Israel’s population is younger, lives longer and is less obese than those of
other OECD countries, but the rates of hospital beds, nurses and medical budgets
are significantly lower than in its counterparts.
These were the results
of the 2012 comparison of Organization for Economic Cooperation and Development
members, released for publication on Thursday.
The comparison of health
characteristics and health systems – the second involving Israel since the
Jewish state became a full-fledged OECD member in September 2010 – hints that
the positive Israeli results are only somewhat connected to the country’s health
system, while the negative ones are the result of government policy such as
relatively low health expenditure and medical manpower rates. Nir Kaidar – who,
along with Daniella Arieli and Dr.
Tuvia Horev, provided the Health
Ministry statistics for the comparison – confirmed this. Other positive
influences on Israeli health include the Mediterranean diet, climate, lifestyle
and even religious observance.
Israelis are younger than the average in
OECD countries, with children up to age 14 accounting for 28 percent of the
population – the second- highest rate in the OECD – compared to the OECD average
But since 10% of Israelis are aged 65 and over compared to
15.3% in the OECD, the “dependence index” of young children and older,
pensionage adults means that 61.1% of Israelis are not of working age. This is
the highest percentage in the OECD countries.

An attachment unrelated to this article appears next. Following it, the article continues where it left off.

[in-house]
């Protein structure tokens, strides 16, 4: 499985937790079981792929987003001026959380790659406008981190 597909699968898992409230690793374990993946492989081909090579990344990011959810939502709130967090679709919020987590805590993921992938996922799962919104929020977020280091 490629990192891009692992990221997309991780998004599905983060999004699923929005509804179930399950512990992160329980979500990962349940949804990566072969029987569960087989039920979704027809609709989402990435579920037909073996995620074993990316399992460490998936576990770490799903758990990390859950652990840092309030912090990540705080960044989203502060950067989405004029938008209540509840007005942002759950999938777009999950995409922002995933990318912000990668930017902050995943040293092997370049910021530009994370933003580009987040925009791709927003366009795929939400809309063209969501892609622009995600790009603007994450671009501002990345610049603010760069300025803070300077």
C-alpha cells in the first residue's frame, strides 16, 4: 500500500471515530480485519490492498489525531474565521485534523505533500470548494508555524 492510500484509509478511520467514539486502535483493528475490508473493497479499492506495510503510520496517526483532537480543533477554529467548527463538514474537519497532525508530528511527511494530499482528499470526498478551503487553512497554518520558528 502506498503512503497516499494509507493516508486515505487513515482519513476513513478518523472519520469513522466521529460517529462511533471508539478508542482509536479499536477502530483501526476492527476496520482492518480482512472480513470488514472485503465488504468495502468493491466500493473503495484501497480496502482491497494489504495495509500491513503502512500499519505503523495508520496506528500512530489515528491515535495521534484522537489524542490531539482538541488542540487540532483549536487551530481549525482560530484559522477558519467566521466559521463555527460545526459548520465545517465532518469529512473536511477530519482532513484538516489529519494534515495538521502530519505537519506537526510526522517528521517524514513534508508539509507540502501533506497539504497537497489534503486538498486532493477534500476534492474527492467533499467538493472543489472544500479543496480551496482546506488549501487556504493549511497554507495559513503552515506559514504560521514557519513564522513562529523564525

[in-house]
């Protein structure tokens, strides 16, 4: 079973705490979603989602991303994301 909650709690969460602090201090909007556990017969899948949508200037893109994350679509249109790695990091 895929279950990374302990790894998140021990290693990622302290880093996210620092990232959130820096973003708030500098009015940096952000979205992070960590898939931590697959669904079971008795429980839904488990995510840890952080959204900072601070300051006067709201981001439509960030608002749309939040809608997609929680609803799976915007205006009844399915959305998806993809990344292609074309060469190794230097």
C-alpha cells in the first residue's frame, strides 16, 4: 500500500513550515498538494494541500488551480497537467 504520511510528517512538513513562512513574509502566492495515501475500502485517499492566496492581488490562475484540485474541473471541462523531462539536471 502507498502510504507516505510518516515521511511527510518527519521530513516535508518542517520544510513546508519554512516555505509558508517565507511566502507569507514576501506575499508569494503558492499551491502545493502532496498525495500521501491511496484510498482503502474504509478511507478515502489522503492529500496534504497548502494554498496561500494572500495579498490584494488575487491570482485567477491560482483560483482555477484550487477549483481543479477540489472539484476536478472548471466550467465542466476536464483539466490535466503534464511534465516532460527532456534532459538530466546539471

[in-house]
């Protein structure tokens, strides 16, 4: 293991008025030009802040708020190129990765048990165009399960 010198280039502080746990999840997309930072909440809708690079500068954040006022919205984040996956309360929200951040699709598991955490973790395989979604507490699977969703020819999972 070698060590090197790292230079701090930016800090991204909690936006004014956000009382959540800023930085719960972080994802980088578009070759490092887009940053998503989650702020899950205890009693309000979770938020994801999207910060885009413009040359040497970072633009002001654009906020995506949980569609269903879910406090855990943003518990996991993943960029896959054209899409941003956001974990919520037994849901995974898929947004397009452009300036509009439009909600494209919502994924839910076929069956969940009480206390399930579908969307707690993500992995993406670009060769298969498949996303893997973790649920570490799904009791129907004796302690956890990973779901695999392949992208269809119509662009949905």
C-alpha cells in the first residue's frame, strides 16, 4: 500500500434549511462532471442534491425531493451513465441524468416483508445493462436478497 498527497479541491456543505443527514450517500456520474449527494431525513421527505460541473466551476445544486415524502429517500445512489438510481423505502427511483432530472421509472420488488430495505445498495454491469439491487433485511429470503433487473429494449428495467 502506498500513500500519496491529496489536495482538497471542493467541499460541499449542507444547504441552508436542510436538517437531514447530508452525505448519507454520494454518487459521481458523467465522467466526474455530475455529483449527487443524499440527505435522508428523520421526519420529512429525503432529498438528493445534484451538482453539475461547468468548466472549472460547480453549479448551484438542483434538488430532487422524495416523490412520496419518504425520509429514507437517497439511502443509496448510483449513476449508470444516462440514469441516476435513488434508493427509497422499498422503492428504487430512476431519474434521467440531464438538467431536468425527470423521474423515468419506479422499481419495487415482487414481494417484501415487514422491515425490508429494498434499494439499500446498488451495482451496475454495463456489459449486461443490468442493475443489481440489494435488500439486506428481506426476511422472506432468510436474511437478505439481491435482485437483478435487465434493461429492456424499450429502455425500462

Israeli life expectancy is
among the highest in the OECD, standing at 79.7 for Israeli men compared to 76.9
in the economic organization in general.
It is thus the second-highest
for men in the OECD. But among Israeli women, the gap is much smaller – 83.6
years compared to 82.5 years – so Israeli women rank only eighth.
mortality in Israel is relatively low – 3.7 infant deaths per 1,000 compared to
the 4.3 average. It is thus lower than in the US and Britain, but higher than in
Spain, Greece and Scandinavia.
The Israeli health system’s bad marks
include its low hospital bed rate of 1.9 per 1,000 residents compared to the
OECD average of 3.4, and the average hospital stay of four days compared to the
6.3 OECD average. As a result of the high hospital occupancy rate of 96.3% here
compared to the OECD’s 75.9%, patients are often sent home prematurely, and some
have to be rehospitalized.
The rate of nurses compared to the population
is only 4.8 per 1,000 here, while the OECD average is almost twice as high.
Health expenditures in Israel are only 7.9% of the GDP compared to 9.6% in the
average OECD country. The rate of public expenditure for health services is
especially low, only 58.5% here compared to 71.7%.
While overweight and
obesity rates are lower here than in the US, Israel’s self-reported rates of
these phenomena are growing, and as these reflect future heart and other disease
rates, this is worrisome.
Deputy Health Minister Ya’acov Litzman
reiterated that he had “reached agreement” with the Treasury to add 1,000
hospital beds in recent years. However, according to his critics, there has not
been a single one added in more than a year.
Prof. Ronni Gamzu said that while Israel ranked high in various important
health comparisons, it still faced major challenges in reducing overweight,
smoking and alcohol use and expanding medical manpower. The fact that public
health expenditure is relatively low, he continued, “strengthens our argument
for [the government to] add resources to the public health system. This is vital
for preserving the quality of medical services and boosting equity in the health
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